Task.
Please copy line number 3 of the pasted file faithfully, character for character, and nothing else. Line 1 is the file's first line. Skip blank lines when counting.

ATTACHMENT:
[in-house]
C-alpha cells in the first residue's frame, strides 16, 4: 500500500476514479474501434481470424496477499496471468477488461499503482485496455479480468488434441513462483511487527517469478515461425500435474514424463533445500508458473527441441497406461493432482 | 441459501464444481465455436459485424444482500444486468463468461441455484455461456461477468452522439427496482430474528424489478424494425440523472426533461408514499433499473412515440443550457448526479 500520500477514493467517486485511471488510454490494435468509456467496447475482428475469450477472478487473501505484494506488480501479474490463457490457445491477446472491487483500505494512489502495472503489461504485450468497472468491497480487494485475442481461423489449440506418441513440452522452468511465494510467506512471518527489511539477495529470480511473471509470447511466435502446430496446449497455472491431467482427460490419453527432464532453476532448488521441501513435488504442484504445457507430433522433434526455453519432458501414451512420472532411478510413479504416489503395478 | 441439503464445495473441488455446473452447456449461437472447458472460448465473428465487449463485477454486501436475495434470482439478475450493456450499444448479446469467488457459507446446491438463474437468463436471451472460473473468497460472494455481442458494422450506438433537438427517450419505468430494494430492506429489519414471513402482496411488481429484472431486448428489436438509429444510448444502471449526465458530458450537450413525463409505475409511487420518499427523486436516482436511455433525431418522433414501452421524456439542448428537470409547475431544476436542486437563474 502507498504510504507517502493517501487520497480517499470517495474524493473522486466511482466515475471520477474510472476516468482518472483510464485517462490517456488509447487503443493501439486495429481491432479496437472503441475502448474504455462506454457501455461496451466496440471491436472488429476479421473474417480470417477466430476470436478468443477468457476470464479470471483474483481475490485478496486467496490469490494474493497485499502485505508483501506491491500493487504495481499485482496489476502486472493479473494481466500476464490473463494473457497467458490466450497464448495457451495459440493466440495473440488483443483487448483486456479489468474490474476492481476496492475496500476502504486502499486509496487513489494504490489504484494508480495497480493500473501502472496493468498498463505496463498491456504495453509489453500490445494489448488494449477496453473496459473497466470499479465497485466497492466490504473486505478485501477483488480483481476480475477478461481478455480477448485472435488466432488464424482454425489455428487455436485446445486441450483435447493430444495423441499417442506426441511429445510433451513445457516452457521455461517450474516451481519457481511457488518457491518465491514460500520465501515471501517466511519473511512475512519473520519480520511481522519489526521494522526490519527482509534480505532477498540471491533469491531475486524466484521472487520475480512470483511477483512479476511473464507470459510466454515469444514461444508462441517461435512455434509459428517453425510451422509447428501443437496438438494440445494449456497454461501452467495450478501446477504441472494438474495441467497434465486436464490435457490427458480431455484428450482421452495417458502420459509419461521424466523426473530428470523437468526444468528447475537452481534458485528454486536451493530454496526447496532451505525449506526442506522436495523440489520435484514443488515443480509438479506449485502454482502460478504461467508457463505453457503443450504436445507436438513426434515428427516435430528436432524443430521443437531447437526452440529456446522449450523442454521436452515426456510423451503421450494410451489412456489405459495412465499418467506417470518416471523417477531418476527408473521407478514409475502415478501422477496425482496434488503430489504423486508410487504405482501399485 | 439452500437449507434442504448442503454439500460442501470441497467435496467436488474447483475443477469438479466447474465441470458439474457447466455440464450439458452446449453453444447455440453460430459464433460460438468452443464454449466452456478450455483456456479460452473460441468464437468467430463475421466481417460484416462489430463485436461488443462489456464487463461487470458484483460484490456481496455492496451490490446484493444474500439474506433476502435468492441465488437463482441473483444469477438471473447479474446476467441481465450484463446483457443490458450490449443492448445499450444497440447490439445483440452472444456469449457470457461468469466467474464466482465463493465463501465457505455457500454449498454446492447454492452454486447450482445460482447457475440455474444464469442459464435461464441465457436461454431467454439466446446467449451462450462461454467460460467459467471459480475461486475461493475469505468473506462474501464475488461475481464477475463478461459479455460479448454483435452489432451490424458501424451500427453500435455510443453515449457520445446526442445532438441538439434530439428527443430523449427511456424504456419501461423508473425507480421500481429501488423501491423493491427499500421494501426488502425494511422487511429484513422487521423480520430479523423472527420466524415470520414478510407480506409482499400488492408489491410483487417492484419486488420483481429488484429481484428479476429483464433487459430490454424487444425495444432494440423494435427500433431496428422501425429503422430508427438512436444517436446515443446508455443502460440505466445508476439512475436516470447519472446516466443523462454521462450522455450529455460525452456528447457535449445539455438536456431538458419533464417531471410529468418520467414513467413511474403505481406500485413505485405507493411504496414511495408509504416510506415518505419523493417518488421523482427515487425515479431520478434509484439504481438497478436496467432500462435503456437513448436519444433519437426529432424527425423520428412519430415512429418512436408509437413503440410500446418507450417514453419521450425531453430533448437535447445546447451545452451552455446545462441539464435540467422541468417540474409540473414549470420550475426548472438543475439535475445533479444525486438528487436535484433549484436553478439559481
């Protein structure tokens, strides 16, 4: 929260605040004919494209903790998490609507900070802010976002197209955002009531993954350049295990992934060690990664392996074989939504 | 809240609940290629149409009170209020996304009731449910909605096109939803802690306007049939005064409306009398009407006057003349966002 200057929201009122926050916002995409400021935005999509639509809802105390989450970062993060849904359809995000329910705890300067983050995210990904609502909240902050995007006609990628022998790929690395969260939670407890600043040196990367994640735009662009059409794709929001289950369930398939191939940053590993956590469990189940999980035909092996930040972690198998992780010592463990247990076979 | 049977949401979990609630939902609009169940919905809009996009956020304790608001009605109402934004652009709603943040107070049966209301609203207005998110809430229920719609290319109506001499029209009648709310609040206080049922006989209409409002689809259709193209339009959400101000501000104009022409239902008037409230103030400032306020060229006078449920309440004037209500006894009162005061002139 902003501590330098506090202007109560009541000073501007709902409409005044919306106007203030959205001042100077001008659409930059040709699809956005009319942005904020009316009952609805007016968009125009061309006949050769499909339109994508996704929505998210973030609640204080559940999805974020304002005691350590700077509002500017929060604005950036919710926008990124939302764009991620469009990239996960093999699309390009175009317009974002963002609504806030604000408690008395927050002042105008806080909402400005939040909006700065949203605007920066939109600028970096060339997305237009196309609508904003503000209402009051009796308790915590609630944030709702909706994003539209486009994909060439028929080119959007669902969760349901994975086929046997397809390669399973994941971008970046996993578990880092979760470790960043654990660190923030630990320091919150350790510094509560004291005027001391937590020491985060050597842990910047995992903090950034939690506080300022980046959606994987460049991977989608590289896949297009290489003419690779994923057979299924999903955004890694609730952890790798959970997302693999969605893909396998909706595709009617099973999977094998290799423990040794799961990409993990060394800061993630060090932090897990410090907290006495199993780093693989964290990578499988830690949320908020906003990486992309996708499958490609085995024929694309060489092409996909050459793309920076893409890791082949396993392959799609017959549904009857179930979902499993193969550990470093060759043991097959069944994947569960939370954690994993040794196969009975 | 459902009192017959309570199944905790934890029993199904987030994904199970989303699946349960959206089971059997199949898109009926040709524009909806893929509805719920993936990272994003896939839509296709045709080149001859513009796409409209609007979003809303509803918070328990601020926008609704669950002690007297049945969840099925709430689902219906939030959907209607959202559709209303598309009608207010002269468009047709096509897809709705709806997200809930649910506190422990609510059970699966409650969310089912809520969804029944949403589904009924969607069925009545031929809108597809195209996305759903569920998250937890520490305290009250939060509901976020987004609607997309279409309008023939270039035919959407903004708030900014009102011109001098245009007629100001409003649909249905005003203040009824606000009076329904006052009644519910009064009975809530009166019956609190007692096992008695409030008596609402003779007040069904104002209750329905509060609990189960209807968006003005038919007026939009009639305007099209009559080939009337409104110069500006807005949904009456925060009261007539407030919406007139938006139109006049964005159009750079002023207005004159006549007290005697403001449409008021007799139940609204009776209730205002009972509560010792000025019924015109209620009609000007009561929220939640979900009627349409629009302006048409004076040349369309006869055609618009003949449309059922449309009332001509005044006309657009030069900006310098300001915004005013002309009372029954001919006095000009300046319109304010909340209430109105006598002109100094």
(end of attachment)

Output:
């Protein structure tokens, strides 16, 4: 929260605040004919494209903790998490609507900070802010976002197209955002009531993954350049295990992934060690990664392996074989939504 | 809240609940290629149409009170209020996304009731449910909605096109939803802690306007049939005064409306009398009407006057003349966002 200057929201009122926050916002995409400021935005999509639509809802105390989450970062993060849904359809995000329910705890300067983050995210990904609502909240902050995007006609990628022998790929690395969260939670407890600043040196990367994640735009662009059409794709929001289950369930398939191939940053590993956590469990189940999980035909092996930040972690198998992780010592463990247990076979 | 049977949401979990609630939902609009169940919905809009996009956020304790608001009605109402934004652009709603943040107070049966209301609203207005998110809430229920719609290319109506001499029209009648709310609040206080049922006989209409409002689809259709193209339009959400101000501000104009022409239902008037409230103030400032306020060229006078449920309440004037209500006894009162005061002139 902003501590330098506090202007109560009541000073501007709902409409005044919306106007203030959205001042100077001008659409930059040709699809956005009319942005904020009316009952609805007016968009125009061309006949050769499909339109994508996704929505998210973030609640204080559940999805974020304002005691350590700077509002500017929060604005950036919710926008990124939302764009991620469009990239996960093999699309390009175009317009974002963002609504806030604000408690008395927050002042105008806080909402400005939040909006700065949203605007920066939109600028970096060339997305237009196309609508904003503000209402009051009796308790915590609630944030709702909706994003539209486009994909060439028929080119959007669902969760349901994975086929046997397809390669399973994941971008970046996993578990880092979760470790960043654990660190923030630990320091919150350790510094509560004291005027001391937590020491985060050597842990910047995992903090950034939690506080300022980046959606994987460049991977989608590289896949297009290489003419690779994923057979299924999903955004890694609730952890790798959970997302693999969605893909396998909706595709009617099973999977094998290799423990040794799961990409993990060394800061993630060090932090897990410090907290006495199993780093693989964290990578499988830690949320908020906003990486992309996708499958490609085995024929694309060489092409996909050459793309920076893409890791082949396993392959799609017959549904009857179930979902499993193969550990470093060759043991097959069944994947569960939370954690994993040794196969009975 | 459902009192017959309570199944905790934890029993199904987030994904199970989303699946349960959206089971059997199949898109009926040709524009909806893929509805719920993936990272994003896939839509296709045709080149001859513009796409409209609007979003809303509803918070328990601020926008609704669950002690007297049945969840099925709430689902219906939030959907209607959202559709209303598309009608207010002269468009047709096509897809709705709806997200809930649910506190422990609510059970699966409650969310089912809520969804029944949403589904009924969607069925009545031929809108597809195209996305759903569920998250937890520490305290009250939060509901976020987004609607997309279409309008023939270039035919959407903004708030900014009102011109001098245009007629100001409003649909249905005003203040009824606000009076329904006052009644519910009064009975809530009166019956609190007692096992008695409030008596609402003779007040069904104002209750329905509060609990189960209807968006003005038919007026939009009639305007099209009559080939009337409104110069500006807005949904009456925060009261007539407030919406007139938006139109006049964005159009750079002023207005004159006549007290005697403001449409008021007799139940609204009776209730205002009972509560010792000025019924015109209620009609000007009561929220939640979900009627349409629009302006048409004076040349369309006869055609618009003949449309059922449309009332001509005044006309657009030069900006310098300001915004005013002309009372029954001919006095000009300046319109304010909340209430109105006598002109100094």